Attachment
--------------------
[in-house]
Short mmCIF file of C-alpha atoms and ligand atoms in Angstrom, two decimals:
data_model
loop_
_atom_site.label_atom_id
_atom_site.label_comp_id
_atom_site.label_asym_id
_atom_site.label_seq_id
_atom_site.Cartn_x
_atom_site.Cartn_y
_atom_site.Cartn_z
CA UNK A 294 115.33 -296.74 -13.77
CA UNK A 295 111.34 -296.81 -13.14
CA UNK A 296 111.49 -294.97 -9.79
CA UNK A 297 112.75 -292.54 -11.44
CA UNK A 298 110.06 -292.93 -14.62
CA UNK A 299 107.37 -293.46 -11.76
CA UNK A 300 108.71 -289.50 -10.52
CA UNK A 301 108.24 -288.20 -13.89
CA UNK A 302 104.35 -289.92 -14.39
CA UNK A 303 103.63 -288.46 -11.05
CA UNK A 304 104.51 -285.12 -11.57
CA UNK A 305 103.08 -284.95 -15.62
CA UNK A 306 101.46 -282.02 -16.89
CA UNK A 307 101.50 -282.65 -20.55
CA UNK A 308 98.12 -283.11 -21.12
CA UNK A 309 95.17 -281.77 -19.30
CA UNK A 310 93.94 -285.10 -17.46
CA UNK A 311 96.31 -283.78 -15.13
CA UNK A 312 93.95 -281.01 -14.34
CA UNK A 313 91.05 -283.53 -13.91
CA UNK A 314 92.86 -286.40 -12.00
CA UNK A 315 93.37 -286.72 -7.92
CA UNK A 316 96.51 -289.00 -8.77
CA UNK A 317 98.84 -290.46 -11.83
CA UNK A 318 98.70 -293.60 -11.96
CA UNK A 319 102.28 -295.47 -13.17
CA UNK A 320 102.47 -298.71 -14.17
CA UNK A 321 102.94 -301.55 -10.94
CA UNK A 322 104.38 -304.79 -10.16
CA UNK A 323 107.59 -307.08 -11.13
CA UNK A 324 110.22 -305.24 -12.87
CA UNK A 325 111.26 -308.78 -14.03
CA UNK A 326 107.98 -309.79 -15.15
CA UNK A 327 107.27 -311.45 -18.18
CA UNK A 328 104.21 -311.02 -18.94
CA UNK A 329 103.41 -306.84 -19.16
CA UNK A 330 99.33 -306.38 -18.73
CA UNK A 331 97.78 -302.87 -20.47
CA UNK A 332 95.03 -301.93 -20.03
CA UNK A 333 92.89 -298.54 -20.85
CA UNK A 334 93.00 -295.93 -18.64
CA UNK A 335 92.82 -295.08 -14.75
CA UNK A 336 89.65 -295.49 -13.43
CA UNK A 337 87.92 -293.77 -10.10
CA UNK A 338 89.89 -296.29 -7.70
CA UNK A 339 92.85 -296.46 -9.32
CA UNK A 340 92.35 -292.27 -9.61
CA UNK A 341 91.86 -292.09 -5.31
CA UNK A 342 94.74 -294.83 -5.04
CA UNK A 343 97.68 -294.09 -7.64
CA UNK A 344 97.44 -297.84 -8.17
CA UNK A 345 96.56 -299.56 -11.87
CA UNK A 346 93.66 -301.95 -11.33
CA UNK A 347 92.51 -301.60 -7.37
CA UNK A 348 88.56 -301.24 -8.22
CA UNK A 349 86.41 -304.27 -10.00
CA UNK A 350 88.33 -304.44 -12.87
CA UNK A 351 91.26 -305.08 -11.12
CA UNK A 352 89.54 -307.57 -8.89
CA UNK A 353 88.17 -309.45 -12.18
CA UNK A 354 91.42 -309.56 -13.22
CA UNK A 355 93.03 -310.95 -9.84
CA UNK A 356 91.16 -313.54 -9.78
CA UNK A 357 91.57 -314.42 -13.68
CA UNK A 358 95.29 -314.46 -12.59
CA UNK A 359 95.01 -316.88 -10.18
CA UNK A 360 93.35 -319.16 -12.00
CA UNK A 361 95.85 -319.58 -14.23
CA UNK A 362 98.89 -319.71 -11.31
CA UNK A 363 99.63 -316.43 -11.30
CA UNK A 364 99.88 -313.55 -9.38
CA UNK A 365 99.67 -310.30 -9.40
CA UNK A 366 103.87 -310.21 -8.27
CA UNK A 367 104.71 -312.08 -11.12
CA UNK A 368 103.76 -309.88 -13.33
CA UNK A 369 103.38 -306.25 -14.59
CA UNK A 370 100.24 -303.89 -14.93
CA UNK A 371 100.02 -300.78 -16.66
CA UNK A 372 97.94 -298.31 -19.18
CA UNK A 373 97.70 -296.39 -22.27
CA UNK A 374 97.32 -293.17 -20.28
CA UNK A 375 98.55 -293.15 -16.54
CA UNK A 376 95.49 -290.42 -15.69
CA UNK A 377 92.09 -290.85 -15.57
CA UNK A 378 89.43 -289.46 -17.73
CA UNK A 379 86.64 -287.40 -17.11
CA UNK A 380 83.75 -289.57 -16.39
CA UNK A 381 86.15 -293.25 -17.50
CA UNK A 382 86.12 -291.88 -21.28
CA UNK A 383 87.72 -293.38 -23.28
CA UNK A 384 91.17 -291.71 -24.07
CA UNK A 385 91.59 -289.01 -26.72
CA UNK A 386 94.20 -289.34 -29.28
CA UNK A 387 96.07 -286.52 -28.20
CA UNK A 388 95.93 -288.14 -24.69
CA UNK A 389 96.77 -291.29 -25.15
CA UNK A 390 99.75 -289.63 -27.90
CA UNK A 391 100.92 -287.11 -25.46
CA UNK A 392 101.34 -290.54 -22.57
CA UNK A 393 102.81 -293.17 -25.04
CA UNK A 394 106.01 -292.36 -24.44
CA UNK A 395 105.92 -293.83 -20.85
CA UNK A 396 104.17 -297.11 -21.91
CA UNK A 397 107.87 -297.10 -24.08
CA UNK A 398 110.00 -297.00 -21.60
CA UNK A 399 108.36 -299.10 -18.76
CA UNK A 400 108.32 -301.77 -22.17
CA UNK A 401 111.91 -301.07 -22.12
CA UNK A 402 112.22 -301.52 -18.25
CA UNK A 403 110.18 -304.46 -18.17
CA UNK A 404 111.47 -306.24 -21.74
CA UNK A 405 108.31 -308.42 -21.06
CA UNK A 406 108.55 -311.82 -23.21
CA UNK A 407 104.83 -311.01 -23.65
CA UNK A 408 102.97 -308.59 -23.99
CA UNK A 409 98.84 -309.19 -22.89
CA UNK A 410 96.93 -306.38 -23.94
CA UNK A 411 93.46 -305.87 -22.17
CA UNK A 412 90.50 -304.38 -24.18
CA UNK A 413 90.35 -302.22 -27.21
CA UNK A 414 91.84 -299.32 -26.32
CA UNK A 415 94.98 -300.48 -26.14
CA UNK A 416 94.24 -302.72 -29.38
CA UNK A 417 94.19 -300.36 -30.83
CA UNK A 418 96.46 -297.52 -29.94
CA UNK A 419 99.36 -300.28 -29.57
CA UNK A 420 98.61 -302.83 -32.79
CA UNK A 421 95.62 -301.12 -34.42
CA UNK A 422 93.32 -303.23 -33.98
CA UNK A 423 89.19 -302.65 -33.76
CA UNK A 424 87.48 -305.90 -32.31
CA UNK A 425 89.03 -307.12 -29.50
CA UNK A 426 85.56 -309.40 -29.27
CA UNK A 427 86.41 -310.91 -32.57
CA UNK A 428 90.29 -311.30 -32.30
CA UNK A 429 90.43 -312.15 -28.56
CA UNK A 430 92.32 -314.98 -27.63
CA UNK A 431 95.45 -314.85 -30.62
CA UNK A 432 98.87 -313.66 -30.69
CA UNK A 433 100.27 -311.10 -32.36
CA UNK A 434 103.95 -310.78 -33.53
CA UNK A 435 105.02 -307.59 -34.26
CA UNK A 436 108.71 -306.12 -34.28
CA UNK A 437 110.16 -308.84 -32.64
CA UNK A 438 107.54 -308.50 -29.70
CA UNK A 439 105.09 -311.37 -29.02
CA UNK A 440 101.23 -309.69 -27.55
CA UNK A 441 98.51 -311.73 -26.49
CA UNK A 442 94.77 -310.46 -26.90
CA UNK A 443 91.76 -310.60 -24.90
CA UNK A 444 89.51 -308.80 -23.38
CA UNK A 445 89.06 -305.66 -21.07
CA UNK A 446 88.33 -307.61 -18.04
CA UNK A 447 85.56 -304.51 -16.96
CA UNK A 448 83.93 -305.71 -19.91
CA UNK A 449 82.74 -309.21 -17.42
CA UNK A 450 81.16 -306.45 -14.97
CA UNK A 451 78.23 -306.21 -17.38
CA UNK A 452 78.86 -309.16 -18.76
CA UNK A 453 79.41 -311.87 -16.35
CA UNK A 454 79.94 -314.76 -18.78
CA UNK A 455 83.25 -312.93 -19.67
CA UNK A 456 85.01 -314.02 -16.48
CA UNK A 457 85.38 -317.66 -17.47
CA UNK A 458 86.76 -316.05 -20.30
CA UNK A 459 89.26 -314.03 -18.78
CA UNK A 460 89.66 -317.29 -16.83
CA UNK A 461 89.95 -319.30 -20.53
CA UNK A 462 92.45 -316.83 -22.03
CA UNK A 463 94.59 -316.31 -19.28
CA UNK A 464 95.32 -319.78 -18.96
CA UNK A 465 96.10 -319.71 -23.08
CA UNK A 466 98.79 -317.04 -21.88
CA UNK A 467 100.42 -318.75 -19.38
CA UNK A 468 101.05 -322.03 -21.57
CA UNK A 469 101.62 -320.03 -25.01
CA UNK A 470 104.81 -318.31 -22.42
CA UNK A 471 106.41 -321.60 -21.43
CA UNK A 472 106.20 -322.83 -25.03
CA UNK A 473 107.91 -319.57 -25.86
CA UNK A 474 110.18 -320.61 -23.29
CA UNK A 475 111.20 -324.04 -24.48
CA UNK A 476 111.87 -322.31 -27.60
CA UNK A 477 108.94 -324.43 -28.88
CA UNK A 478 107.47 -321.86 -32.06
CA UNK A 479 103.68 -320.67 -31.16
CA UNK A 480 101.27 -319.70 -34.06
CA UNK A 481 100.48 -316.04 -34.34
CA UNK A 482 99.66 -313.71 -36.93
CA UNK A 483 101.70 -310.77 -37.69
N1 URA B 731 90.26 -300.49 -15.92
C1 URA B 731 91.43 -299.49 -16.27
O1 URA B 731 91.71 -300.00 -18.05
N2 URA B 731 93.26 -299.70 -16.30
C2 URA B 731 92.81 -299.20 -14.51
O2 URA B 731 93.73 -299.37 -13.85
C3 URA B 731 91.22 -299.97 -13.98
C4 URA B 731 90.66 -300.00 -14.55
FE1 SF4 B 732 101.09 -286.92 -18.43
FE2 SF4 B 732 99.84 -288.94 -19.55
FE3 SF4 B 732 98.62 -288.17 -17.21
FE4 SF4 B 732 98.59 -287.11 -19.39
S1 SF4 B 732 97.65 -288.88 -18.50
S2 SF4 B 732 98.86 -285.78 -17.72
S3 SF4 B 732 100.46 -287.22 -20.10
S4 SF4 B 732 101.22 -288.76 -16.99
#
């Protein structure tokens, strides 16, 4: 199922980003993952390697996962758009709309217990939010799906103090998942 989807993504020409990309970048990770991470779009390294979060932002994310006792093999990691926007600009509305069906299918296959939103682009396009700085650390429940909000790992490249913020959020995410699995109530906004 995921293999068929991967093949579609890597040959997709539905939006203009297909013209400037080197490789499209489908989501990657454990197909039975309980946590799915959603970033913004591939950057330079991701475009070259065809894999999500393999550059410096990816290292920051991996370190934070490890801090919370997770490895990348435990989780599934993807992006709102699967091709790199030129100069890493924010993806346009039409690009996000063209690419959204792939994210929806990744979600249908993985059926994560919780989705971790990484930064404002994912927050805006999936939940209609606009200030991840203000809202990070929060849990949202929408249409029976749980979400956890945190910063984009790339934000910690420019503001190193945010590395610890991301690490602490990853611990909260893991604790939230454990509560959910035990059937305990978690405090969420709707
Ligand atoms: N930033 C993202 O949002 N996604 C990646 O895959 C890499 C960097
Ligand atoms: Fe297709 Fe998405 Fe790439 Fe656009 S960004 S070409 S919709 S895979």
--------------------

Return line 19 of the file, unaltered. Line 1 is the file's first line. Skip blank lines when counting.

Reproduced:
CA UNK A 301 108.24 -288.20 -13.89